BEIJING (Reuters) - Aluminum Corp of China Ltd 601600.SS2600.HK, known as Chalco, said on Monday that first-quarter net profits fell by 19.4 percent from a year ago due to lower aluminum prices but one-off gains helped it avoid a much worse result.
The company, China’s biggest state-run aluminum producer, said in a filing to the Shanghai Stock Exchange that net profit during the January to March was 308.6 million yuan ($48.94 million), versus an adjusted net profit of 382.9 million yuan a year earlier. Revenues, meanwhile, fell by 10.5 percent to 36.7 billion yuan.
The numbers point to thinning margins for aluminum smelters in China, the world’s biggest producer of the metal, in a quarter when prices fell.
Helen Lau, an analyst at Argonaut Securities in Hong Kong, said the Chalco numbers were in line with her expectations, of 1.3 billion yuan on an annual basis, but noted that without one-off gains totaling 282.25 million yuan, the company would only have made around 26 million yuan in profit.
These one-offs included a 166.4 million fair-value gain on subsidiaries and affiliates. Chalco in January issued shares to buy back stakes in four subsidiaries for about 12.7 billion yuan, only a month after selling them to a group of outside investors.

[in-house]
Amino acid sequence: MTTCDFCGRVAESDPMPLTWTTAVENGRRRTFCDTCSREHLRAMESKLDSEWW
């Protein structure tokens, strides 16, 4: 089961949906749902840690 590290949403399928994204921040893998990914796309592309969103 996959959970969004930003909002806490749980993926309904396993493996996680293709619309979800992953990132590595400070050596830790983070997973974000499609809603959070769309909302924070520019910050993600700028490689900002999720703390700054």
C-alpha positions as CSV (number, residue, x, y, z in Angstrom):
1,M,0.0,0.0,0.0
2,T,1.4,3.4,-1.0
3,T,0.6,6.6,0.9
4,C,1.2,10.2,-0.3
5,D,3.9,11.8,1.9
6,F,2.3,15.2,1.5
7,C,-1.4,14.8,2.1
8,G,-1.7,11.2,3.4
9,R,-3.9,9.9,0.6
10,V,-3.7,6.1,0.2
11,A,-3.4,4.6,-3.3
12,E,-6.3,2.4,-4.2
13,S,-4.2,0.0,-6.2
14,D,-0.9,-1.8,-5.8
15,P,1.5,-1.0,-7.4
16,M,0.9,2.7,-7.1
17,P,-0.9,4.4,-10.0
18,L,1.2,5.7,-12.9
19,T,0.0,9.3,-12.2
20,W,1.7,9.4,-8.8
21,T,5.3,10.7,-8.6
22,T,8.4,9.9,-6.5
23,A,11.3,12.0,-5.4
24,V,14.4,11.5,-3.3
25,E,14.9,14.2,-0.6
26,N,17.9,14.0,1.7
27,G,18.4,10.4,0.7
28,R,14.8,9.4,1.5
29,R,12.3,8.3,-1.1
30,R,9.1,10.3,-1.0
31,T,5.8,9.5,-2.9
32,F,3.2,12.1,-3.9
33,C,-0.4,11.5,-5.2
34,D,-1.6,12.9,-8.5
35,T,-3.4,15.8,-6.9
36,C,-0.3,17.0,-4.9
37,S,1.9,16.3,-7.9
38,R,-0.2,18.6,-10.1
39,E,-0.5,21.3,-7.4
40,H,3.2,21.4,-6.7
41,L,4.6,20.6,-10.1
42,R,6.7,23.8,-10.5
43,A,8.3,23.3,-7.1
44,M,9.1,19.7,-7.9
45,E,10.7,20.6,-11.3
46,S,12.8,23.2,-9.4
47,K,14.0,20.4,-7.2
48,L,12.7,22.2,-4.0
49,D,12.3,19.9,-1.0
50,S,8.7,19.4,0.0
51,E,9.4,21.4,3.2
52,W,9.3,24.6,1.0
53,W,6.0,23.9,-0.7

In the fourth quarter of 2018, Chalco profits were 38.9 million yuan, lowest since the first quarter of 2016, as an aluminum price rally ran out of steam.
The price decline continued in the first three months of 2018, with Shanghai aluminum futures SAFcv1 falling 10.6 percent, the worst quarter since the middle of 2010, as Chinese inventories rose.
Since the end of the first quarter, aluminum prices have risen by 8.1 percent in Shanghai - and by around 25 percent in London CMAL3 - amid supply concerns after U.S. sanctions on Russian producer United Company Rusal 0486.HK.
Chalco produced approximately 3.61 million tonnes of aluminum last year, according to a filing to the U.S. Securities and Exchange Commission last week. That compares to 3.71 million tonnes for Rusal.
Chalco’s shares closed down 2.3 percent at 5.01 yuan in Shanghai and slipped 4.2 percent to HK$4.81 ($0.6132) in Hong Kong on Monday.
Reporting by Tom Daly; Editing by Christian Schmollinger
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